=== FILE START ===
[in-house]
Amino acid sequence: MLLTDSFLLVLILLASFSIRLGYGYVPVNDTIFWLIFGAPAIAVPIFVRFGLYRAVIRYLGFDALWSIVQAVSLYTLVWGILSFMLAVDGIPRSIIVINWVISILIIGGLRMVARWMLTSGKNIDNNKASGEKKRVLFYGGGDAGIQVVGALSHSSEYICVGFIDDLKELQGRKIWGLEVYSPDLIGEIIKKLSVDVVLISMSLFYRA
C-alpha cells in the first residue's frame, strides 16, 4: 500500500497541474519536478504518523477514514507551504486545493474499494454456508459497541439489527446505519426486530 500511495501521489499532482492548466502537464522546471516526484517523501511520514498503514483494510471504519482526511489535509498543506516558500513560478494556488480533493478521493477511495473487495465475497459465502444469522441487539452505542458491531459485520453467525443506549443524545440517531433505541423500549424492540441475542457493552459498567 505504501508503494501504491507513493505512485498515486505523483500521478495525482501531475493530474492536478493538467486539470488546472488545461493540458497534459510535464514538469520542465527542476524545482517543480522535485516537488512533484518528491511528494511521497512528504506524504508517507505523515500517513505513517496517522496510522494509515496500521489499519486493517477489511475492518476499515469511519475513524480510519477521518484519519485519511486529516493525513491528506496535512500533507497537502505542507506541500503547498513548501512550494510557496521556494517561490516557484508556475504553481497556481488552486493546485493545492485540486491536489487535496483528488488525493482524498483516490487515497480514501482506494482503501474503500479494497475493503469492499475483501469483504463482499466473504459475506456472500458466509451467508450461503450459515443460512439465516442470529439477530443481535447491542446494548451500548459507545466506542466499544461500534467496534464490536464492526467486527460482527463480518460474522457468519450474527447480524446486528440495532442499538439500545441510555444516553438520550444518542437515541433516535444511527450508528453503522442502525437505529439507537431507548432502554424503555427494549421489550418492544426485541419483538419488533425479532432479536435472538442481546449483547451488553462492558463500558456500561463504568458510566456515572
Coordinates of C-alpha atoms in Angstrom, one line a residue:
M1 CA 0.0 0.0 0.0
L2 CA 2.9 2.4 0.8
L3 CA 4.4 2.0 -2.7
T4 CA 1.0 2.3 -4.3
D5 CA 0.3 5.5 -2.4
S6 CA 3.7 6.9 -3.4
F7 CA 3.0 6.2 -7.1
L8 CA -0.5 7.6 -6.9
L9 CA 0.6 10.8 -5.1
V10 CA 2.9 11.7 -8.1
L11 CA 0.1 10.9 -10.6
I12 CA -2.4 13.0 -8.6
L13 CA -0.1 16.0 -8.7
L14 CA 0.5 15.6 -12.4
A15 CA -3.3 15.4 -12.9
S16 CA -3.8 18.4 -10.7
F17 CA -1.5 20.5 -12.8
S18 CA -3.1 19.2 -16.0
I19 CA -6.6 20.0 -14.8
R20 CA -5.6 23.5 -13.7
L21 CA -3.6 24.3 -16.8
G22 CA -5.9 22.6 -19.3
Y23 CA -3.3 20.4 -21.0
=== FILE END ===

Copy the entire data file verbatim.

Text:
[in-house]
Amino acid sequence: MLLTDSFLLVLILLASFSIRLGYGYVPVNDTIFWLIFGAPAIAVPIFVRFGLYRAVIRYLGFDALWSIVQAVSLYTLVWGILSFMLAVDGIPRSIIVINWVISILIIGGLRMVARWMLTSGKNIDNNKASGEKKRVLFYGGGDAGIQVVGALSHSSEYICVGFIDDLKELQGRKIWGLEVYSPDLIGEIIKKLSVDVVLISMSLFYRA
C-alpha cells in the first residue's frame, strides 16, 4: 500500500497541474519536478504518523477514514507551504486545493474499494454456508459497541439489527446505519426486530 500511495501521489499532482492548466502537464522546471516526484517523501511520514498503514483494510471504519482526511489535509498543506516558500513560478494556488480533493478521493477511495473487495465475497459465502444469522441487539452505542458491531459485520453467525443506549443524545440517531433505541423500549424492540441475542457493552459498567 505504501508503494501504491507513493505512485498515486505523483500521478495525482501531475493530474492536478493538467486539470488546472488545461493540458497534459510535464514538469520542465527542476524545482517543480522535485516537488512533484518528491511528494511521497512528504506524504508517507505523515500517513505513517496517522496510522494509515496500521489499519486493517477489511475492518476499515469511519475513524480510519477521518484519519485519511486529516493525513491528506496535512500533507497537502505542507506541500503547498513548501512550494510557496521556494517561490516557484508556475504553481497556481488552486493546485493545492485540486491536489487535496483528488488525493482524498483516490487515497480514501482506494482503501474503500479494497475493503469492499475483501469483504463482499466473504459475506456472500458466509451467508450461503450459515443460512439465516442470529439477530443481535447491542446494548451500548459507545466506542466499544461500534467496534464490536464492526467486527460482527463480518460474522457468519450474527447480524446486528440495532442499538439500545441510555444516553438520550444518542437515541433516535444511527450508528453503522442502525437505529439507537431507548432502554424503555427494549421489550418492544426485541419483538419488533425479532432479536435472538442481546449483547451488553462492558463500558456500561463504568458510566456515572
Coordinates of C-alpha atoms in Angstrom, one line a residue:
M1 CA 0.0 0.0 0.0
L2 CA 2.9 2.4 0.8
L3 CA 4.4 2.0 -2.7
T4 CA 1.0 2.3 -4.3
D5 CA 0.3 5.5 -2.4
S6 CA 3.7 6.9 -3.4
F7 CA 3.0 6.2 -7.1
L8 CA -0.5 7.6 -6.9
L9 CA 0.6 10.8 -5.1
V10 CA 2.9 11.7 -8.1
L11 CA 0.1 10.9 -10.6
I12 CA -2.4 13.0 -8.6
L13 CA -0.1 16.0 -8.7
L14 CA 0.5 15.6 -12.4
A15 CA -3.3 15.4 -12.9
S16 CA -3.8 18.4 -10.7
F17 CA -1.5 20.5 -12.8
S18 CA -3.1 19.2 -16.0
I19 CA -6.6 20.0 -14.8
R20 CA -5.6 23.5 -13.7
L21 CA -3.6 24.3 -16.8
G22 CA -5.9 22.6 -19.3
Y23 CA -3.3 20.4 -21.0